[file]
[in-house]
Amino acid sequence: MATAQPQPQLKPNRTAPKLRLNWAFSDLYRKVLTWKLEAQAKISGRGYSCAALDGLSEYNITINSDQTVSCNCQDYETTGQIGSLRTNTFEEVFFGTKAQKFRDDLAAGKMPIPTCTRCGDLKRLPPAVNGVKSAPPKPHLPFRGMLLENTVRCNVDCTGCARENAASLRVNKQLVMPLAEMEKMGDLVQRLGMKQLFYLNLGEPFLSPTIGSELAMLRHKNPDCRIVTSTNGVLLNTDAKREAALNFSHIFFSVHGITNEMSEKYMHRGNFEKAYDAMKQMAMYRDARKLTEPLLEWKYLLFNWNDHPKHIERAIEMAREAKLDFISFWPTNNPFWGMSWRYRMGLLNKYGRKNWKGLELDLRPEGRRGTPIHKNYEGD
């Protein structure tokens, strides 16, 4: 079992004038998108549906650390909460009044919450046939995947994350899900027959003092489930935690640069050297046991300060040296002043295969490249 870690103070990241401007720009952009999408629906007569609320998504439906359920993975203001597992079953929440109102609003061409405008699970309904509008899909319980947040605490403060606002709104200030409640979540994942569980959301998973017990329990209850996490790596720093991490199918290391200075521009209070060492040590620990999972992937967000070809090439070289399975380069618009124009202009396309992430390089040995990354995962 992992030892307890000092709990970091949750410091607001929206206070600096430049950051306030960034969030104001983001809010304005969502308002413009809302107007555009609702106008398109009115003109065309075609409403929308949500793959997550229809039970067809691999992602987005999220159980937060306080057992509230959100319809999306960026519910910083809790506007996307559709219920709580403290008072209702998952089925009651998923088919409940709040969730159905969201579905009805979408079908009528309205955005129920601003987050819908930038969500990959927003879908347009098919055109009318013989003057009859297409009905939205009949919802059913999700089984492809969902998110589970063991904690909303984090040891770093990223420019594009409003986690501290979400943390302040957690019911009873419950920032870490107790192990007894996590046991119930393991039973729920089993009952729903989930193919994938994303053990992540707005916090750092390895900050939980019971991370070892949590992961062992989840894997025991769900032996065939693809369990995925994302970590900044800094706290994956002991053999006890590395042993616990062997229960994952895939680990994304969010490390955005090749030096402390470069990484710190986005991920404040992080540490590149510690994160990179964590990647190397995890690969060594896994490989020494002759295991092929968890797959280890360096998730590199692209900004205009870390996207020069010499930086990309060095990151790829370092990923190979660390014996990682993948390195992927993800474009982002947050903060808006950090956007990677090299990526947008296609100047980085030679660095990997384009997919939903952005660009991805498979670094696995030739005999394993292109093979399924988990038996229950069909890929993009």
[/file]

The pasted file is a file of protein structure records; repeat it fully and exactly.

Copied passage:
[in-house]
Amino acid sequence: MATAQPQPQLKPNRTAPKLRLNWAFSDLYRKVLTWKLEAQAKISGRGYSCAALDGLSEYNITINSDQTVSCNCQDYETTGQIGSLRTNTFEEVFFGTKAQKFRDDLAAGKMPIPTCTRCGDLKRLPPAVNGVKSAPPKPHLPFRGMLLENTVRCNVDCTGCARENAASLRVNKQLVMPLAEMEKMGDLVQRLGMKQLFYLNLGEPFLSPTIGSELAMLRHKNPDCRIVTSTNGVLLNTDAKREAALNFSHIFFSVHGITNEMSEKYMHRGNFEKAYDAMKQMAMYRDARKLTEPLLEWKYLLFNWNDHPKHIERAIEMAREAKLDFISFWPTNNPFWGMSWRYRMGLLNKYGRKNWKGLELDLRPEGRRGTPIHKNYEGD
């Protein structure tokens, strides 16, 4: 079992004038998108549906650390909460009044919450046939995947994350899900027959003092489930935690640069050297046991300060040296002043295969490249 870690103070990241401007720009952009999408629906007569609320998504439906359920993975203001597992079953929440109102609003061409405008699970309904509008899909319980947040605490403060606002709104200030409640979540994942569980959301998973017990329990209850996490790596720093991490199918290391200075521009209070060492040590620990999972992937967000070809090439070289399975380069618009124009202009396309992430390089040995990354995962 992992030892307890000092709990970091949750410091607001929206206070600096430049950051306030960034969030104001983001809010304005969502308002413009809302107007555009609702106008398109009115003109065309075609409403929308949500793959997550229809039970067809691999992602987005999220159980937060306080057992509230959100319809999306960026519910910083809790506007996307559709219920709580403290008072209702998952089925009651998923088919409940709040969730159905969201579905009805979408079908009528309205955005129920601003987050819908930038969500990959927003879908347009098919055109009318013989003057009859297409009905939205009949919802059913999700089984492809969902998110589970063991904690909303984090040891770093990223420019594009409003986690501290979400943390302040957690019911009873419950920032870490107790192990007894996590046991119930393991039973729920089993009952729903989930193919994938994303053990992540707005916090750092390895900050939980019971991370070892949590992961062992989840894997025991769900032996065939693809369990995925994302970590900044800094706290994956002991053999006890590395042993616990062997229960994952895939680990994304969010490390955005090749030096402390470069990484710190986005991920404040992080540490590149510690994160990179964590990647190397995890690969060594896994490989020494002759295991092929968890797959280890360096998730590199692209900004205009870390996207020069010499930086990309060095990151790829370092990923190979660390014996990682993948390195992927993800474009982002947050903060808006950090956007990677090299990526947008296609100047980085030679660095990997384009997919939903952005660009991805498979670094696995030739005999394993292109093979399924988990038996229950069909890929993009």